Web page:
Wednesday, March 01, 2006

CAPOTE: Made-for-Oscars Movie

Time: 115 mins
Rating: * * *
Philip Seymour Hoffman and Catherine Keener
THERE is no doubt that this movie is made with the Oscars in mind. The superb acting, the detailed look and feel all add up to Oscar-nomination material. However, this biographical drama of American writer Truman Capote does not touch our heart-strings the way Walk The Line (reviewed below) does.

It is a well-made, meticulously researched film but its emotional level does not quite match the dramatic level of the story. We get great insights into the title character and his struggle to complete his bestseller, In Cold Blood, but not many people in the audience can relate to Capote or even like him. This movie is about the price the author has to pay for getting too deeply involved in his subject matter while writing his book.

The story opens in 1959 with the brutal murder of the Clutter family in Holcomb, Kansas. When Capote (Philip Seymour Hoffman) reads the news, he decides to write a magazine article about the impact of the murder on the small Midwest town. Heading for Holcomb with his good friend Nelle Harper Lee (Catherine Keener), Capote befriends lead investigator Alvin Dewey (Chris Cooper) and his star-struck wife (Amy Ryan) and charms them into giving him inside information on the case. Capote gets to view the coffins of the victims and even manages to interview the killers, Perry Smith (Clifton Collins Jr) and Richard Hickock (Mark Pellegrino) in their prison cells.

The personal interviews, in exchange for providing them a lawyer, soon develop into a deep bond between Capote and Smith. Capote, the famous writer of Breakfast At Tiffany’s, is an ‘out-of-the-closet’ gay and he has a live-in lover in Jack Dunphy (Bruce Greenwood). His ‘toil’ on the book seems to be taking a toll his health as he wrestles with a dilemma: He cares for Perry Smith and yet he has to ‘exploit’ and ‘betray’ him to complete his book. And in the time he takes to finish In Cold Blood in 1967, his childhood friend Harper Lee has published her famous novel, To Kill A Mockingbird.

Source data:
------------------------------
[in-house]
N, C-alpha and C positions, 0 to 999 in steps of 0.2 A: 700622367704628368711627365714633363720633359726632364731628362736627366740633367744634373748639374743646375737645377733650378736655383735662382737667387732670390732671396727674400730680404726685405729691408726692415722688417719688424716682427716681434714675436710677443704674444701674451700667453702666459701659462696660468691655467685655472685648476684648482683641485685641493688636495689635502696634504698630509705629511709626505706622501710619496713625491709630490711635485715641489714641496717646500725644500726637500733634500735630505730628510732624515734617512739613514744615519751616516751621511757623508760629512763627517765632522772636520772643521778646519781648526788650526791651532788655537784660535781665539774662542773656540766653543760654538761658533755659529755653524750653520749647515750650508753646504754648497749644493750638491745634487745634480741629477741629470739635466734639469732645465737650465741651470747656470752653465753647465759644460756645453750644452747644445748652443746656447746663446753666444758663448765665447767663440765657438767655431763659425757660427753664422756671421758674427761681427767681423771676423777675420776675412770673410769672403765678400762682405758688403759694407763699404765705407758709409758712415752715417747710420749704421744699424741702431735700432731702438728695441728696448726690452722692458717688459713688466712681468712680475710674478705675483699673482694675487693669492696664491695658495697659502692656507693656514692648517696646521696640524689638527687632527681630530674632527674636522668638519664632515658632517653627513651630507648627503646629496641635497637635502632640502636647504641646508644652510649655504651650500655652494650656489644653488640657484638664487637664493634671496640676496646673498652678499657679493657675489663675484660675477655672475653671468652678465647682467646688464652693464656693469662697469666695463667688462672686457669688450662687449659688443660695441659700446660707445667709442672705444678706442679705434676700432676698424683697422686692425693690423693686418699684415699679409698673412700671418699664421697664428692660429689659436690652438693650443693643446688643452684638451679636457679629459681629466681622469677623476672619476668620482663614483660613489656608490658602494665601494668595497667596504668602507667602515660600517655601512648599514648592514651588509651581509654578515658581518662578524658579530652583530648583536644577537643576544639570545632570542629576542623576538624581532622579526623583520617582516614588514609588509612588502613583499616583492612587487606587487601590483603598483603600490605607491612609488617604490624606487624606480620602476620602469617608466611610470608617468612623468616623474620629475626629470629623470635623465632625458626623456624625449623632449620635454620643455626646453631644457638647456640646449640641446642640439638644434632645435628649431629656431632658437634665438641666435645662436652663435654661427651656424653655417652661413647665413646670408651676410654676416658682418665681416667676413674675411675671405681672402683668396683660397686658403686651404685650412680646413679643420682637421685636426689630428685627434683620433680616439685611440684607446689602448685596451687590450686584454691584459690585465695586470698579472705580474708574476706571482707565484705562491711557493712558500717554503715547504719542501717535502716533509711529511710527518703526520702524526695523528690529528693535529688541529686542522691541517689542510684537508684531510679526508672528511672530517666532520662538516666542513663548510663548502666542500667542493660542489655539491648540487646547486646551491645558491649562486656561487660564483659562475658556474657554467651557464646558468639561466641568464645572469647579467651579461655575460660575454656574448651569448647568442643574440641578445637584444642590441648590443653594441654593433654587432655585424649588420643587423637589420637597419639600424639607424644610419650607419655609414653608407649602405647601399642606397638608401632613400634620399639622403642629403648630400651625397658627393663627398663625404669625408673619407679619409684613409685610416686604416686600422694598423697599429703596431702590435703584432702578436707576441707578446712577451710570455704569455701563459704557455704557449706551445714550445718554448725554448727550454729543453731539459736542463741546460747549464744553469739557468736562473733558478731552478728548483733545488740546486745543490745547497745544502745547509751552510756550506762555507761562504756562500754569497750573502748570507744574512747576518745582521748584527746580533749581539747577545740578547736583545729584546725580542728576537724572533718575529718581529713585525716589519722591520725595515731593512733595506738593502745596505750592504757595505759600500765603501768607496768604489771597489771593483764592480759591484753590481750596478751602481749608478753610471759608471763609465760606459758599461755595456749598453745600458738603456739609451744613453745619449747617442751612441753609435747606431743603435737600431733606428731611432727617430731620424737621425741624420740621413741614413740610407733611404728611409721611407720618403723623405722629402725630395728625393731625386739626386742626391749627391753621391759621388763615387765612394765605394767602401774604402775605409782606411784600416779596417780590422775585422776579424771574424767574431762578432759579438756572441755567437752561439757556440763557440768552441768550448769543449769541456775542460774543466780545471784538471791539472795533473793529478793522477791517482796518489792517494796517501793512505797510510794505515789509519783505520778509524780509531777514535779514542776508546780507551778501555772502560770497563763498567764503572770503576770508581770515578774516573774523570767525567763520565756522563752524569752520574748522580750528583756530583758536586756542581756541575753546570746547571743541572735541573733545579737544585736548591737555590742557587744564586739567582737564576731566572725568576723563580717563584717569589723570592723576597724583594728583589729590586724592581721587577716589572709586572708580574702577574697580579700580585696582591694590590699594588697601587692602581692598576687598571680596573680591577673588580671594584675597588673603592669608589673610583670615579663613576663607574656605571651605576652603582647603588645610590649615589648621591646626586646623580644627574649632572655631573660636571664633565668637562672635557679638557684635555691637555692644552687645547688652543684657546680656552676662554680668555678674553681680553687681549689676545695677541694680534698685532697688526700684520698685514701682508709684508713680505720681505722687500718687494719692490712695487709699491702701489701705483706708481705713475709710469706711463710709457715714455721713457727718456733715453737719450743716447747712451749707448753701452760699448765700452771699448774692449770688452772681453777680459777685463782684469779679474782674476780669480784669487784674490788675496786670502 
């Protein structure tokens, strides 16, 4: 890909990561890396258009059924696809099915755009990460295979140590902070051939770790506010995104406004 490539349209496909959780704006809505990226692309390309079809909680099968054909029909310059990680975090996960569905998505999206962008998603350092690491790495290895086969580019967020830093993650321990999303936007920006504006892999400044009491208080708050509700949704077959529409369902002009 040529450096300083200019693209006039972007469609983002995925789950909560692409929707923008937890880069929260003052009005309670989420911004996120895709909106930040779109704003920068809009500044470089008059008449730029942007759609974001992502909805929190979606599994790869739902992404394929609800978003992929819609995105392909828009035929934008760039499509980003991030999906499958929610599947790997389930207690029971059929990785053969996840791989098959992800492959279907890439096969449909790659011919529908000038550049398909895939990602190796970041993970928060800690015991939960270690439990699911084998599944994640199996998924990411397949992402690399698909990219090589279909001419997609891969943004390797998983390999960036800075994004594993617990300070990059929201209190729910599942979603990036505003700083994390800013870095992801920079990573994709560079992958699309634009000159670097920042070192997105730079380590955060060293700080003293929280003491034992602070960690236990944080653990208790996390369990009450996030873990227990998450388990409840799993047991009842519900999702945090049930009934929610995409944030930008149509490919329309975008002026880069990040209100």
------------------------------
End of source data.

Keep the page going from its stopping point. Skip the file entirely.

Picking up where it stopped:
This film, directed by Bennett Miller (from a screenplay by Dan Futterman, based on Gerald Clarke’s book Capote), is about how an author works on a story — and how the story ‘consumes’ him. Seymour Hoffman does a terrific job of capturing Capote’s speech and mannerisms. His Capote is a small man with a huge ego and is not a likeable person. Yet his wit attracts the attention of everyone wherever he goes.Ms Keener is also memorable as Capote’s friend and confidante who helps us to understand him better. Mainly for fans of heavy drama.


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